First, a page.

I've spent the last couple of months savoring and drooling over a new cookbook. Well, to be clear, this publication is part travelogue, part coffee-table style pictorial, and part cookbook. The short title is Victuals, which, in case you're like me and didn't know, is pronounced like vittles.
The full title is Victuals: An Appalachian Journey, with Recipes – author being Ronni Lundy.
I recently moved to southern Appalachia, and was excited to get my hands on a copy for many of the same reasons written about in the Introduction:
…[T]he people of the southern Appalachian Mountains have been right about victuals all along. About the way you say them, the way you raise them, the way you cook them, keep them, and share them. About saving seeds, and working the land, and simmering pole beans, and making real cornbread. About the connections between earth and the table, and between the table and the people seated around it.
Chapters include: Roots and Seeds, Salt of the Earth, Corn, Beans, Apple-achia, Preserving, and Husbandry. States mentioned and/or profiled include Kentucky, West Virginia, Virginia, Tennessee, North Carolina, Georgia, and South Carolina. The author travels to locations within these states to profile individuals, chefs, restaurants, and small farms and businesses who are keeping the history of southern Appalachia alive with their practices and products. With words, she weaves history, childhood memories, and present day reality together to paint images of the true story of the southern Appalachian Mountains and their people. The photographic images placed in between are breathtakingly beautiful, and they, too, tell the story.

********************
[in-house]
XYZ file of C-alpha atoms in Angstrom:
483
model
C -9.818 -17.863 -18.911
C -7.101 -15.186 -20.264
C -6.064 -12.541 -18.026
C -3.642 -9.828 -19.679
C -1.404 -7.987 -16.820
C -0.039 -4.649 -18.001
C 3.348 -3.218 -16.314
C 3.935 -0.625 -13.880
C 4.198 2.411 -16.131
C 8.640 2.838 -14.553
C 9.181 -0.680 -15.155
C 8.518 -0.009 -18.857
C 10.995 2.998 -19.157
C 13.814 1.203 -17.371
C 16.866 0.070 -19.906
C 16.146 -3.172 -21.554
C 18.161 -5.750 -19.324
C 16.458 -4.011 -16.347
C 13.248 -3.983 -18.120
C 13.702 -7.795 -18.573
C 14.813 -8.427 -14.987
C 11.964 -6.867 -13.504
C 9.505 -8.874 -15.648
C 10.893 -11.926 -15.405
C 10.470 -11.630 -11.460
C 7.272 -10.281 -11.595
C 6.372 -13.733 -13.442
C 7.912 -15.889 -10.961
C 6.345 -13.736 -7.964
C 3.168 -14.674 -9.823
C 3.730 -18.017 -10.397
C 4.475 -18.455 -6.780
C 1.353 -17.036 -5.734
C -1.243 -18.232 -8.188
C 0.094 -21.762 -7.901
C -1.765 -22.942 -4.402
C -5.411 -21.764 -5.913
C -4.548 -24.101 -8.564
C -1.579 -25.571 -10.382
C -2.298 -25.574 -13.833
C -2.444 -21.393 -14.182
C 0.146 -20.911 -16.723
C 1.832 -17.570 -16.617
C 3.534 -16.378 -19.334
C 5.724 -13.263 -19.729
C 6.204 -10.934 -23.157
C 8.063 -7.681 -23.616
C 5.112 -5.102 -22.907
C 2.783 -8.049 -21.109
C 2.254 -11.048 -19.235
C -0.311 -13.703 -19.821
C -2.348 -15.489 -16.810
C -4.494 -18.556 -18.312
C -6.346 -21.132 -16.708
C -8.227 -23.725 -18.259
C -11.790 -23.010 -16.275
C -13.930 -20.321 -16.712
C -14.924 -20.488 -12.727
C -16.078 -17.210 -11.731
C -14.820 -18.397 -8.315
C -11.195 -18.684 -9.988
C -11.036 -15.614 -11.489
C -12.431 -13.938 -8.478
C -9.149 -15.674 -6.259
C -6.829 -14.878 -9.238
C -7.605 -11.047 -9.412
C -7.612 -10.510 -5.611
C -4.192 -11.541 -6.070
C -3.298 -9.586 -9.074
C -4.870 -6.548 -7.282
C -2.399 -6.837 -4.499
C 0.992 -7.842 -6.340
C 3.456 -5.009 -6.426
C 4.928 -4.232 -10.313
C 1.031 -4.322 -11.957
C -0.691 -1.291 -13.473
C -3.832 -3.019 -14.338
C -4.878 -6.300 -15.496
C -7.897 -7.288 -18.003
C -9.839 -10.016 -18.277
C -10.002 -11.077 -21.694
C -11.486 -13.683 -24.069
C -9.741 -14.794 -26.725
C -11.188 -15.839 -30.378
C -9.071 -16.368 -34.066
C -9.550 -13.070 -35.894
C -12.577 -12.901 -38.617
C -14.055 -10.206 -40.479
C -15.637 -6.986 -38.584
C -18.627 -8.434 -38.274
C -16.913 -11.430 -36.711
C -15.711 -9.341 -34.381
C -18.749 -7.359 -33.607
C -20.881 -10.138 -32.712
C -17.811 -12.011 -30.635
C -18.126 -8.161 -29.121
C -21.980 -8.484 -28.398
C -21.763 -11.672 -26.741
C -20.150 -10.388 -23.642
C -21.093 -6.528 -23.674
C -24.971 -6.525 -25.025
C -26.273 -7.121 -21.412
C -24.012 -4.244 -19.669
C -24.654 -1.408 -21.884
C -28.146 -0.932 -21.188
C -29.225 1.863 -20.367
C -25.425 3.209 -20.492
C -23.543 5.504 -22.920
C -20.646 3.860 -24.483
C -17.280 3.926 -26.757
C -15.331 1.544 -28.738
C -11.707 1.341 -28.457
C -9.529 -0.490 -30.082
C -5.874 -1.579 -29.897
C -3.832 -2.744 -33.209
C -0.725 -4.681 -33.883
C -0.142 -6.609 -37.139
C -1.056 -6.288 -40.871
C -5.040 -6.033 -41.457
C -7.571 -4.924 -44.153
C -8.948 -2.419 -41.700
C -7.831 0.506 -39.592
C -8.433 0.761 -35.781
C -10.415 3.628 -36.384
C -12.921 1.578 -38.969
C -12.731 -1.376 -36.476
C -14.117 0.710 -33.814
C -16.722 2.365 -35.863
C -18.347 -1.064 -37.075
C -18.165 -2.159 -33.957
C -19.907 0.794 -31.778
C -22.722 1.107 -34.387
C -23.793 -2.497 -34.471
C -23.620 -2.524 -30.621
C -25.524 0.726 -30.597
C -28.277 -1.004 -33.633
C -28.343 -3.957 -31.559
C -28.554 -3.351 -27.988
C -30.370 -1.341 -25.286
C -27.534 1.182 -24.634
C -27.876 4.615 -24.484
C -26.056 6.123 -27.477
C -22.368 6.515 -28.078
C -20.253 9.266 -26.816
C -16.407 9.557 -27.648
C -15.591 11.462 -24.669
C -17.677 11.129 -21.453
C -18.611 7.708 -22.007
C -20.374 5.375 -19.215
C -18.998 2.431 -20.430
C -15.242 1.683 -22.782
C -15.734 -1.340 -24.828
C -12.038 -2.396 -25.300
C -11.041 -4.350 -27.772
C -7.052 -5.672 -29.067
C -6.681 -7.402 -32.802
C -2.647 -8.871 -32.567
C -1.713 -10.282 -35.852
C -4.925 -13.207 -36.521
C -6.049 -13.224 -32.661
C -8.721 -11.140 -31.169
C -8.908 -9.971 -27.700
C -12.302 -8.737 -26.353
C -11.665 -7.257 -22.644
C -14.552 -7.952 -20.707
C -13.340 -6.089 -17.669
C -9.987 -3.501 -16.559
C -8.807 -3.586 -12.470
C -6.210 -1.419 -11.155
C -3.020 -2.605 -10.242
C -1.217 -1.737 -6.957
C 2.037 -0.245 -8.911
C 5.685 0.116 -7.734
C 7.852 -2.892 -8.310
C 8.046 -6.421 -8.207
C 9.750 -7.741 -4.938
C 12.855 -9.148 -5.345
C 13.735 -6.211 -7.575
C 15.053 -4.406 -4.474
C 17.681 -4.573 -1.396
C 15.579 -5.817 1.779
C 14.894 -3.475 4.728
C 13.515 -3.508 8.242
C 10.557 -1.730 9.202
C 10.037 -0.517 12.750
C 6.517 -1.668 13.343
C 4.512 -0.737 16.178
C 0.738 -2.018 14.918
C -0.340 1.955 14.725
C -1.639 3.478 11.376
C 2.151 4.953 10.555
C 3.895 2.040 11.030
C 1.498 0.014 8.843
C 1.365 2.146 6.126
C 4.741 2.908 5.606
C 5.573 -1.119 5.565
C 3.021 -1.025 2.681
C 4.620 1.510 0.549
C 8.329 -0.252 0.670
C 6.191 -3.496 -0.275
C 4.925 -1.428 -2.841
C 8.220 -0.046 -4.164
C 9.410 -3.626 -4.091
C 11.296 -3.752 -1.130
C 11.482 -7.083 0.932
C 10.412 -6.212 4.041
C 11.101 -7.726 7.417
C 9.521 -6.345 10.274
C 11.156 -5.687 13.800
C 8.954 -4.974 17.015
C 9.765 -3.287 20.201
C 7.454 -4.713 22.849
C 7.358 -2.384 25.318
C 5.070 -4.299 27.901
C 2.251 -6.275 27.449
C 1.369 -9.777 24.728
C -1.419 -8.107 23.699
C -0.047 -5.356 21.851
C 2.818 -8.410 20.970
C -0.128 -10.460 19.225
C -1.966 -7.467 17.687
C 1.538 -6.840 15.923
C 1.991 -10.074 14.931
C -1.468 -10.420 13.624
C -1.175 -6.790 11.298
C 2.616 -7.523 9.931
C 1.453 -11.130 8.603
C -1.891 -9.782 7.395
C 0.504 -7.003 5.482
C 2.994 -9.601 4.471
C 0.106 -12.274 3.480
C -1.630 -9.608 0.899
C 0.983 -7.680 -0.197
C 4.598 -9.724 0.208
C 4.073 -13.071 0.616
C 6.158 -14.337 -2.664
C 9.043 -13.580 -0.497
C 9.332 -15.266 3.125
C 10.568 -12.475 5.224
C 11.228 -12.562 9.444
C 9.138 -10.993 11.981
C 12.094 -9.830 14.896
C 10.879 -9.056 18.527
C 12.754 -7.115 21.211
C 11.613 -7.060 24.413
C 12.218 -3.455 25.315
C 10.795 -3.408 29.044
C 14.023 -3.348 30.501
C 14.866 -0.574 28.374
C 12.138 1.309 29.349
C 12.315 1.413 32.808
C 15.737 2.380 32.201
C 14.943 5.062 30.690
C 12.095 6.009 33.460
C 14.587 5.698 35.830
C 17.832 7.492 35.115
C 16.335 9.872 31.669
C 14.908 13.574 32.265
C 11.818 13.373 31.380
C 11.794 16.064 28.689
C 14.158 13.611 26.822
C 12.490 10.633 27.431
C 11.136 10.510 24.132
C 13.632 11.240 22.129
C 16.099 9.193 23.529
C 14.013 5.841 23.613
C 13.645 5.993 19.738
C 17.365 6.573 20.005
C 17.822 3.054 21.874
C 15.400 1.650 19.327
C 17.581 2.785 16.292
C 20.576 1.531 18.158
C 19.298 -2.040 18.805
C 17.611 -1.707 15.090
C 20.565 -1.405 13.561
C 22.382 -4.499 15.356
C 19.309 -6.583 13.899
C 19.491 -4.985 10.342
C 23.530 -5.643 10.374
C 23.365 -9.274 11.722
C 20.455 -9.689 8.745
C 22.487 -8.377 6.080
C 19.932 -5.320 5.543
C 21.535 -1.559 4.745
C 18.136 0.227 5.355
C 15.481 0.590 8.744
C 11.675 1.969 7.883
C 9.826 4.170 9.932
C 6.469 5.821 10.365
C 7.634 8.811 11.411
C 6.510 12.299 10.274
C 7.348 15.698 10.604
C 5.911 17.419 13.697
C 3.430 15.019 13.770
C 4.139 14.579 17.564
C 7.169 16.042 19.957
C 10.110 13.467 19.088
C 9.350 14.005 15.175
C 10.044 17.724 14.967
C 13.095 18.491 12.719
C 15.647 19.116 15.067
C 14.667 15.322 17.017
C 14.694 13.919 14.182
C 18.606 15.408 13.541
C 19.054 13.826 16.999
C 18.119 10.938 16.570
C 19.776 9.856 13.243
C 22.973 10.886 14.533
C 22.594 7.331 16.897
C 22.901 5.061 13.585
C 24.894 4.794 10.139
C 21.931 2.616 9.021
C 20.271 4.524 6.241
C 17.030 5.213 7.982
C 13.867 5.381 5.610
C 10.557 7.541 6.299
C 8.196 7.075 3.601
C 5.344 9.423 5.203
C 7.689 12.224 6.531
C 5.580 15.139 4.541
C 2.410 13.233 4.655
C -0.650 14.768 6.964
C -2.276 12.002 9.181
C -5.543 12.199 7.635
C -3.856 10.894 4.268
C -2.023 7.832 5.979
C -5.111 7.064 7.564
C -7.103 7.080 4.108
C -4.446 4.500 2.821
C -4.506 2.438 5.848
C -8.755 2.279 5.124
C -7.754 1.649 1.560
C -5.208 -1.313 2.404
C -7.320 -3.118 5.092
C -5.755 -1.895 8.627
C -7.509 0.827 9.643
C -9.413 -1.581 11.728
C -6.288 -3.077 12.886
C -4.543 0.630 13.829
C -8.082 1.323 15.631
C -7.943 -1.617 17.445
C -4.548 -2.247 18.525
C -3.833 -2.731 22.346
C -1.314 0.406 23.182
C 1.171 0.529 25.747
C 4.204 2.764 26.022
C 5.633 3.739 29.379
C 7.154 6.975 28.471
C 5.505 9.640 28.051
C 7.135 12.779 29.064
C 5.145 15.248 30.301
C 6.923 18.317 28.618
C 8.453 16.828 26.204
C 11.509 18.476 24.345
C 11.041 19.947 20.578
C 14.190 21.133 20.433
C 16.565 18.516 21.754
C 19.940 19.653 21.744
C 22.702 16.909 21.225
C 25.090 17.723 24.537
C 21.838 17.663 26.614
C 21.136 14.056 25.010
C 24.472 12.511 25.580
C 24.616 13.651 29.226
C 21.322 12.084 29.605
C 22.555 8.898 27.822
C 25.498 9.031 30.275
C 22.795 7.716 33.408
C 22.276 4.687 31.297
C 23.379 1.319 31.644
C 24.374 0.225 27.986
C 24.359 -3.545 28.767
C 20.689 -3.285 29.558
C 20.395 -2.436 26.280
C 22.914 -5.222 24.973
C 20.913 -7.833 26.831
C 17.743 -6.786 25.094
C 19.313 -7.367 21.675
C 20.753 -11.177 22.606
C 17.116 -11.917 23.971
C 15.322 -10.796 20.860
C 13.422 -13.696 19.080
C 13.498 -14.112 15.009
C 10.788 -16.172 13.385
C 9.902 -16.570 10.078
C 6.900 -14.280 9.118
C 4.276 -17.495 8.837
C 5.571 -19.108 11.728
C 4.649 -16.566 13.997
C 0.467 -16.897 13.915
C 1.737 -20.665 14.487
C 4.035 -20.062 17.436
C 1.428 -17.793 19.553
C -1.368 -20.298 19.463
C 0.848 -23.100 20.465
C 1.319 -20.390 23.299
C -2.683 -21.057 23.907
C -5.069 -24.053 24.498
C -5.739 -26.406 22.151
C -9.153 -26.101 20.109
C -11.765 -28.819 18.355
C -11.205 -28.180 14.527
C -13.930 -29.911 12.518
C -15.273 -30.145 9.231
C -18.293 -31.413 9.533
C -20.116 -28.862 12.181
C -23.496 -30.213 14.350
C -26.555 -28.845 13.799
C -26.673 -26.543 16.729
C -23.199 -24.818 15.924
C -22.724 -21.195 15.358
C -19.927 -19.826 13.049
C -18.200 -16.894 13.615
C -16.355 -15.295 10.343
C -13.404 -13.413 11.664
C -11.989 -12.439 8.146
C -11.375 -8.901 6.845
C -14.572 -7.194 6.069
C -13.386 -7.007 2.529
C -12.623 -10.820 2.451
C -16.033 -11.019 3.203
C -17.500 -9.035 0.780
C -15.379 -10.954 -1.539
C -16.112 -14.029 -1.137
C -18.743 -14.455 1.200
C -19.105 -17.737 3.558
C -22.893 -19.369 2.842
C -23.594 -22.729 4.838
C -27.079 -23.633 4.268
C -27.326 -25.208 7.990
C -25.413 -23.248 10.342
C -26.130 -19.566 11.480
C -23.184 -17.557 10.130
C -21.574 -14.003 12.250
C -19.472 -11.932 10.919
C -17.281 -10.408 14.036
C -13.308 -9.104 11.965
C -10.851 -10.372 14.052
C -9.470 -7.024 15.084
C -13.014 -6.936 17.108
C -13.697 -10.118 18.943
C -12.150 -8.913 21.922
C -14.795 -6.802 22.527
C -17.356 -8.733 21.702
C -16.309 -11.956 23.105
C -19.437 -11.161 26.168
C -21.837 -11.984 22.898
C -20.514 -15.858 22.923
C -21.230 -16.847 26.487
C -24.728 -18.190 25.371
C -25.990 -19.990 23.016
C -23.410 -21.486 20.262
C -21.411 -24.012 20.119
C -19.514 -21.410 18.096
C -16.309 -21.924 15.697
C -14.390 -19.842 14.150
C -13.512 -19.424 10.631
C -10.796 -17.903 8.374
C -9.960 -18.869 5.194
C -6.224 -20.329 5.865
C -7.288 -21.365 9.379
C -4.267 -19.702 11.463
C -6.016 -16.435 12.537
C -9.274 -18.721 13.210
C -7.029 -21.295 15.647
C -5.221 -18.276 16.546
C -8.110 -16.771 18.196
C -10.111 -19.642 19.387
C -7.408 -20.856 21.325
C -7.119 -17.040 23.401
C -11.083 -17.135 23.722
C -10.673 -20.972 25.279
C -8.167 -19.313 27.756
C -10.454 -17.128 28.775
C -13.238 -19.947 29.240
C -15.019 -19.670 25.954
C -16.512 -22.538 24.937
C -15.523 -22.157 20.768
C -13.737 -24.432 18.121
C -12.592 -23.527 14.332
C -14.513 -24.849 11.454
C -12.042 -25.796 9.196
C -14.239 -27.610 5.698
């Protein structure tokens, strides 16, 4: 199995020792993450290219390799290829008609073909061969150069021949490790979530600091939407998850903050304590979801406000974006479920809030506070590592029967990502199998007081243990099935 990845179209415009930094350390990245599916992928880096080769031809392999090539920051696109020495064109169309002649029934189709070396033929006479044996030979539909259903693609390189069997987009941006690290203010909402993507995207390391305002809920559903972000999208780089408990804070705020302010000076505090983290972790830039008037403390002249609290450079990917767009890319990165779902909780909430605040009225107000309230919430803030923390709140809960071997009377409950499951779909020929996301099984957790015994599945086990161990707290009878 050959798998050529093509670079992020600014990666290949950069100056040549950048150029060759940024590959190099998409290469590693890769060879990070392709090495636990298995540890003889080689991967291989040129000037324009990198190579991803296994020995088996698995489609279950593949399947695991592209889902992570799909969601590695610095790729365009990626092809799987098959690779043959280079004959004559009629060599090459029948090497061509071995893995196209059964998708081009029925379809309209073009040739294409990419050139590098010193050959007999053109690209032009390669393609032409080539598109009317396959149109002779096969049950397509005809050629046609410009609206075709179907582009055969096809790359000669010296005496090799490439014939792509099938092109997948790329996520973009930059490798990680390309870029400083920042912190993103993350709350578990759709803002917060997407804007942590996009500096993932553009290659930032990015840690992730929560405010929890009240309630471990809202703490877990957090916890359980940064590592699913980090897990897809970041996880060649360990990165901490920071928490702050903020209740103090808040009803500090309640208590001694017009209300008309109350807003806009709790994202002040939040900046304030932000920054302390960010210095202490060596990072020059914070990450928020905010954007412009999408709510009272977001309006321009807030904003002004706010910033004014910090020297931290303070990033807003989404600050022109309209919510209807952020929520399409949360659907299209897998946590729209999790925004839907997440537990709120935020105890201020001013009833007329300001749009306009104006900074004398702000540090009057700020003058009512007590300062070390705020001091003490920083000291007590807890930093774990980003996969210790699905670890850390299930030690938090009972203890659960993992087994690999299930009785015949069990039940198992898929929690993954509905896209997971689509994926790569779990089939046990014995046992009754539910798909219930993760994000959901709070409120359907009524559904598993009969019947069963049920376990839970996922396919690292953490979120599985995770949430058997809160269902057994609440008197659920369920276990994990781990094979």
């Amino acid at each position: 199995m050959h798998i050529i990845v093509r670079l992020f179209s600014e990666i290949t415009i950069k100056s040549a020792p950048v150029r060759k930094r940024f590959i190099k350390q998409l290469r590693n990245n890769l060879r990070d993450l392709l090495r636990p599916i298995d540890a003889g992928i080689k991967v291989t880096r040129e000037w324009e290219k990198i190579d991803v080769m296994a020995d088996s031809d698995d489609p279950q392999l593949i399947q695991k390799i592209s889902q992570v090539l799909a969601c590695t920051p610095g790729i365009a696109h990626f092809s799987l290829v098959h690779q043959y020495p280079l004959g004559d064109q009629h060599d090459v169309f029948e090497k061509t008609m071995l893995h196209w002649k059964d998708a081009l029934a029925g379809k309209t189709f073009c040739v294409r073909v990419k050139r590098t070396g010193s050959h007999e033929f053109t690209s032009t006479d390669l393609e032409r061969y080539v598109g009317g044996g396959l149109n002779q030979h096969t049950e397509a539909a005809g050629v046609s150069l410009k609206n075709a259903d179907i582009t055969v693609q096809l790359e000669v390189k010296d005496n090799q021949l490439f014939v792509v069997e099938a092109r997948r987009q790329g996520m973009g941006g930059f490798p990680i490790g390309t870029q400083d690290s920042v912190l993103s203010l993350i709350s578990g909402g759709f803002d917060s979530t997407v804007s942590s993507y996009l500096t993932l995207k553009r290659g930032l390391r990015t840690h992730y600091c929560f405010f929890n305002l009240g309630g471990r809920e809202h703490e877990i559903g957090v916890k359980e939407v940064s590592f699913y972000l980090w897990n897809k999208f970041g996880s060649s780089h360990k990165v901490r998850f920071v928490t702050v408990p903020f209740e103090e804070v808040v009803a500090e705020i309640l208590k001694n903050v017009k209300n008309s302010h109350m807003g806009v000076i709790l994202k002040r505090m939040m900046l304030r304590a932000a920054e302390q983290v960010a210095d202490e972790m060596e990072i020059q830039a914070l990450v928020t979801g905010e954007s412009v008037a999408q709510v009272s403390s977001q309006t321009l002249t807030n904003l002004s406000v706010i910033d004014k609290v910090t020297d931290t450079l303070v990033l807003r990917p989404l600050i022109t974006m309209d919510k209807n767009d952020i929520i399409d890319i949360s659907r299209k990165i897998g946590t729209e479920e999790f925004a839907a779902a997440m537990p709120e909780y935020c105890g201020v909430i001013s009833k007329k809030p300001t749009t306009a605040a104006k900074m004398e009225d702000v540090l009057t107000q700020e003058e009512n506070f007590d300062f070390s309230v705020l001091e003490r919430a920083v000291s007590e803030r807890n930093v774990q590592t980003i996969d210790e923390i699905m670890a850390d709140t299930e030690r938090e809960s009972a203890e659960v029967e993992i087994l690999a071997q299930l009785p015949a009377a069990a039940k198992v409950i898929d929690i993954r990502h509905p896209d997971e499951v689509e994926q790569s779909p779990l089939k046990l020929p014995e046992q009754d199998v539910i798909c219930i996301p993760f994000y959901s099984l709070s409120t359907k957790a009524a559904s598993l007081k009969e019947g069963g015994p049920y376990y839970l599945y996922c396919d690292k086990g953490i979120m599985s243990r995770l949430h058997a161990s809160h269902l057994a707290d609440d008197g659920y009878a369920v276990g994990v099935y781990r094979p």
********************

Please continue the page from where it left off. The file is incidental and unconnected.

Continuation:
Let me not forget the recipes! (I couldn't, if I tried.) Each chapter provides food preparation instructions that have been passed down for generations, and offers new twists on old – even forgotten – classics. This is not the type of cookbook that can be flipped through in one sitting. You will be salivating and wiping the drool from your mouth more than once -- maybe even every time you take a peek.
Recipes range from the simple to the elaborate, yet everything is doable. I'm going to share here a simple recipe from the book for homemade Pimento Cheese, which is part of the more elaborate recipe for Lisa Donovan's Pimento Cheese Nabs, described as a cracker snack "for every mountain pickup truck driver's glove compartment emergency ration."
All you have to do is mix all the ingredients together well. It's delicious on a sandwich right away, but if you could let it sit in the refrigerator for some hours or a day, you'd get an even better treat for your taste buds.
- 1/2 cup mayonnaise
- 3 oz. finely shredded sharp cheddar cheese
- 3 oz. finely shredded mild cheddar cheese
- 1 (2 oz.) jar pimentos, strained
- 1 tsp Worcestershire sauce
- 1 tsp finely grated yellow onion (grater I use)
- 1/4 tsp cayenne pepper
More about Victuals: An Appalachian Journey, with Recipes via Amazon.
More about the author, Ronnie Lundy.
I received this book from Blogging for Books for this review. The words and opinions here are all my own.
Shared at Coffee and Conversation, This is How We Roll, Happiness is Homemade, and The Homemaking Party.